HMRC Clarifies Tax Treatment Of Activities Involving Bitcoin And Other Similar Cryptocurrencies

March 4, 2014 01:20 UTC

Her Majesty’s Revenue and Custom (HMRC) is the department in the United Kingdom government that oversees the collection of taxes, similar to the Internal Revenue Service in the United States.

This brief, released 3/3/14, “sets out HMRC position on the tax treatment of income received from, and charges made in connection with, activities involving Bitcoin and other similar cryptocurrencies, specifically for Value Added Tax (VAT), Corporation Tax (CT), Income Tax (IT) and Capital Gains Tax (CGT).”  It is specifically targeted towards any individuals or businesses “making charges or otherwise receiving income, in whatever form, from activities involving Bitcoin or other cryptocurrencies.” HMRC’s change of heart is the result of concerted effort by UK Bitcoiners to seek clarification on Bitcoin taxation.

HMRC’s Prior Treatment of Bitcoin

Before Tom Robinson from BitPrice, entrepreneur Michael Parsons, Marc Warne from BittyLicious, and Eitan Jankelewitz from Sheridans met with the HMRC in early December, the United Kingdom treated Bitcoin and other cryptocurrencies as a taxable voucher.  This meant that Value Added Tax (VAT) could be owed at every transaction.  For those that aren’t familiar with English tax structure, the VAT is the UK’s 20% sales tax.  Needless to say, such tax treatment of Bitcoin would be detrimental to the development of exchanges and other necessary infrastructure.  To combat this, a group of Bitcoiners has been lobbying the HMRC for the last several months asking for clarification on tax treatment of activities involving Bitcoin.

HMRC Changes Its Mind

Sometime in January, HMRC announced that it had changed its mind about Bitcoin.  Bitcoiners around the world were excited to hear that the UK was moving to label Bitcoin as a “private currency” as opposed to a taxable voucher.  The combined efforts of UK Bitcoiners was enough to convince HMRC that pursuing a VAT on Bitcoin would effectively stifle the growing UK Bitcoin economy.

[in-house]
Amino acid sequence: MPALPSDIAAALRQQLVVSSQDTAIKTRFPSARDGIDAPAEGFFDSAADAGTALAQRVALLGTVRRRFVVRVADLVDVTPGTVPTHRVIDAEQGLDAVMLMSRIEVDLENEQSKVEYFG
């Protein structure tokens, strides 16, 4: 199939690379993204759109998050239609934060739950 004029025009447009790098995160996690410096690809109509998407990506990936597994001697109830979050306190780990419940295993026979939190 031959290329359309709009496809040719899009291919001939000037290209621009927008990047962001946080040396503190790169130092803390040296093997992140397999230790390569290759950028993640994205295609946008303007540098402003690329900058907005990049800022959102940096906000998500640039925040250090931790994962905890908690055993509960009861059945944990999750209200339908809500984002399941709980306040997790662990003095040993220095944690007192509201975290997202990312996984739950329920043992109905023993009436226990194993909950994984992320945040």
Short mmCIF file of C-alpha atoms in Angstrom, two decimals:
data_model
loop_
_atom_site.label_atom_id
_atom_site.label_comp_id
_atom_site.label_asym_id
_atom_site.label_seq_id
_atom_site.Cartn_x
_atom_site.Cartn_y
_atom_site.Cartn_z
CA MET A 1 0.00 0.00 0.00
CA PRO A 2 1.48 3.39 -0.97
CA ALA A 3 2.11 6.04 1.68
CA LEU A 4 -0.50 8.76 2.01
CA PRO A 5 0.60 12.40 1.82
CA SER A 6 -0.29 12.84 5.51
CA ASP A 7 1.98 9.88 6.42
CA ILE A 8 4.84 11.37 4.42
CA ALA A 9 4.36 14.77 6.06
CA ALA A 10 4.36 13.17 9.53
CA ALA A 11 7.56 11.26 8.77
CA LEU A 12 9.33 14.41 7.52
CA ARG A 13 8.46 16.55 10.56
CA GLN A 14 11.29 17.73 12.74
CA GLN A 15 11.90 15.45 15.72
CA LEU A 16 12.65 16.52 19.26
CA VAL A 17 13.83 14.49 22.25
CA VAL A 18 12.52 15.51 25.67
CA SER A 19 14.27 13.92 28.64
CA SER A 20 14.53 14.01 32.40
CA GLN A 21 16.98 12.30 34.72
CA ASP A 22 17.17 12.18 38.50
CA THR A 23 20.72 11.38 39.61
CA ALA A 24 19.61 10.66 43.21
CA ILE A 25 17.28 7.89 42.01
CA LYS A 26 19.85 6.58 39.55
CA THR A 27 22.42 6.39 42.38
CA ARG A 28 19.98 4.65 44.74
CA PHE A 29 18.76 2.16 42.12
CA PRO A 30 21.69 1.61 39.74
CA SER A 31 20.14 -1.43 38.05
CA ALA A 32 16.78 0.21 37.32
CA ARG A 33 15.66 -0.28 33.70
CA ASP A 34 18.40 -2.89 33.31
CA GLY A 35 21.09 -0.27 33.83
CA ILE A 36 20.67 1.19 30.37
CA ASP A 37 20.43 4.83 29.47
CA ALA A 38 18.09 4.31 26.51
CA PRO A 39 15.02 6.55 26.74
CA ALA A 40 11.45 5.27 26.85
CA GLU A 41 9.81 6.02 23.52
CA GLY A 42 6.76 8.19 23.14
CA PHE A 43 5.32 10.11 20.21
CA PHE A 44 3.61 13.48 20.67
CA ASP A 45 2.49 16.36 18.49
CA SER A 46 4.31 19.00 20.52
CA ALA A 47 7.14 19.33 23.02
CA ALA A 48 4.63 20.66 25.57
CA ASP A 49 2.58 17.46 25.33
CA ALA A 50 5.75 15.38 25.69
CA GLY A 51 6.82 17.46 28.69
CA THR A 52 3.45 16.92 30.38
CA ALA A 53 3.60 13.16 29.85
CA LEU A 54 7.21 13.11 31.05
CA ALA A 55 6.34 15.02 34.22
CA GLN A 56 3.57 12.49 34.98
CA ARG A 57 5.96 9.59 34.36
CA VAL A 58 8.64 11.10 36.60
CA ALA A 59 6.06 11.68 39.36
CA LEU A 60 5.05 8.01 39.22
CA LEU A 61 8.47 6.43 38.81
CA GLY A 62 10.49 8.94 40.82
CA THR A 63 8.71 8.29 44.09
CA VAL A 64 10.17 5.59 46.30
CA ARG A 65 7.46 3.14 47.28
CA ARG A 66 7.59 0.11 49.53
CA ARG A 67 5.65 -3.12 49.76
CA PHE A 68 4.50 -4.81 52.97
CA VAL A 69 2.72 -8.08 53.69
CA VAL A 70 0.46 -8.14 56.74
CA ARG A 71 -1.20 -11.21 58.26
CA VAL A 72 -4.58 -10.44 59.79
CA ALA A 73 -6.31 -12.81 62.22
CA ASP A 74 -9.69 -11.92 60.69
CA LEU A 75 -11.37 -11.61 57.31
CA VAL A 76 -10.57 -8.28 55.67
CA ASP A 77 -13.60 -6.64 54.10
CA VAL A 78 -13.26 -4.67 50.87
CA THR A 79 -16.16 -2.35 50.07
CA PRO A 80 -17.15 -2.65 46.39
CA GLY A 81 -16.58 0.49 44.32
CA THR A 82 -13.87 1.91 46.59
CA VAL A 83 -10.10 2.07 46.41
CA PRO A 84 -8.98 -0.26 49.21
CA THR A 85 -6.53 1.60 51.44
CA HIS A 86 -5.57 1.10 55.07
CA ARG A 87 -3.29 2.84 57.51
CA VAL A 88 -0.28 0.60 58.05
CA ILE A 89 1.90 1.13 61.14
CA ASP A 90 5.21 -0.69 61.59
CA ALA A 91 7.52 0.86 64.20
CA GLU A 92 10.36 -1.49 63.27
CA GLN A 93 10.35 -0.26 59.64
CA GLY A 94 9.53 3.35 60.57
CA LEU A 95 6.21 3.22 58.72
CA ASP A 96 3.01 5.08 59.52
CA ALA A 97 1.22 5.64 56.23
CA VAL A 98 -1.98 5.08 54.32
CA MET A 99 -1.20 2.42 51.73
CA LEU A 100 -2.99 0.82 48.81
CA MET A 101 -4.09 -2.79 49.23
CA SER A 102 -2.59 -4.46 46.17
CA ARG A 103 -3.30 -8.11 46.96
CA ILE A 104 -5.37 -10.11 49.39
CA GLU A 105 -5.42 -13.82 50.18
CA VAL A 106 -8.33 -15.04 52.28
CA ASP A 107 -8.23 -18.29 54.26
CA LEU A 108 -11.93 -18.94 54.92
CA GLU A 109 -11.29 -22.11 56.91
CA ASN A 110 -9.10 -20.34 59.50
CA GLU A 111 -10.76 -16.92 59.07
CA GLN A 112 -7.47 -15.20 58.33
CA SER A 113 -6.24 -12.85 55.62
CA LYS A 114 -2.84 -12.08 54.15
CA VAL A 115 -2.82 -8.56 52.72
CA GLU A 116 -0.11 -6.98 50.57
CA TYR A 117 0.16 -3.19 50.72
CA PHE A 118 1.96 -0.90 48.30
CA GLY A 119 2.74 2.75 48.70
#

As the HMRC notes in the last paragraph of their brief:

“The tax treatments outlined in this brief are for tax purposes only. They in no way reflect on the treatment of cryptocurrencies for regulatory or other purposes.”

For many UK Bitcoiners, this tax clarification is the only green light that is needed.  Bitcoiners across the pond are left wondering when the IRS will release taxation clarifications for Bitcoin in the United States.

What HMRC’s New Brief Means For UK Bitcoiners

A short summary of what the new brief from HMRC means is provided by bitcointaxes of reddit.

VAT Exempt Items:

  1. Charges/fees relating to the arrangement of a crypto-currency transaction
  2. Crypto-currency income from all mining activities
  3. Crypto-currency transfers to fiat

Corporate Tax:

Corporation Taxes on crypto-currencies have no additional special rules and will be viewed like foreign exchange and loans.

Income Tax:

Business profits from any crypto-currency related activities (buying, selling, trading) are taxed as normal income.

Capital Gains:

Capital gains or losses from crypto-currencies are only usable as capital gains for an individual, or as corporation tax for a business.

Gambling Gains:

Gambling Gains are specifically not taxable, and losses cannot be offset against other reported gains.

Businesses must still declare their crypto-currency holdings as part of year end accounts, as they do with other foreign currencies such as the USD or EUR.  All in all, this is a gigantic step forward for the peaceful coexistence of governments and Bitcoin.  HMRC’s guidance on Bitcoin and similar cryptocurrencies needs to be emulated by the likes of the IRS, and soon.

Last modified: October 16, 2019 13:12 UTC

Show comments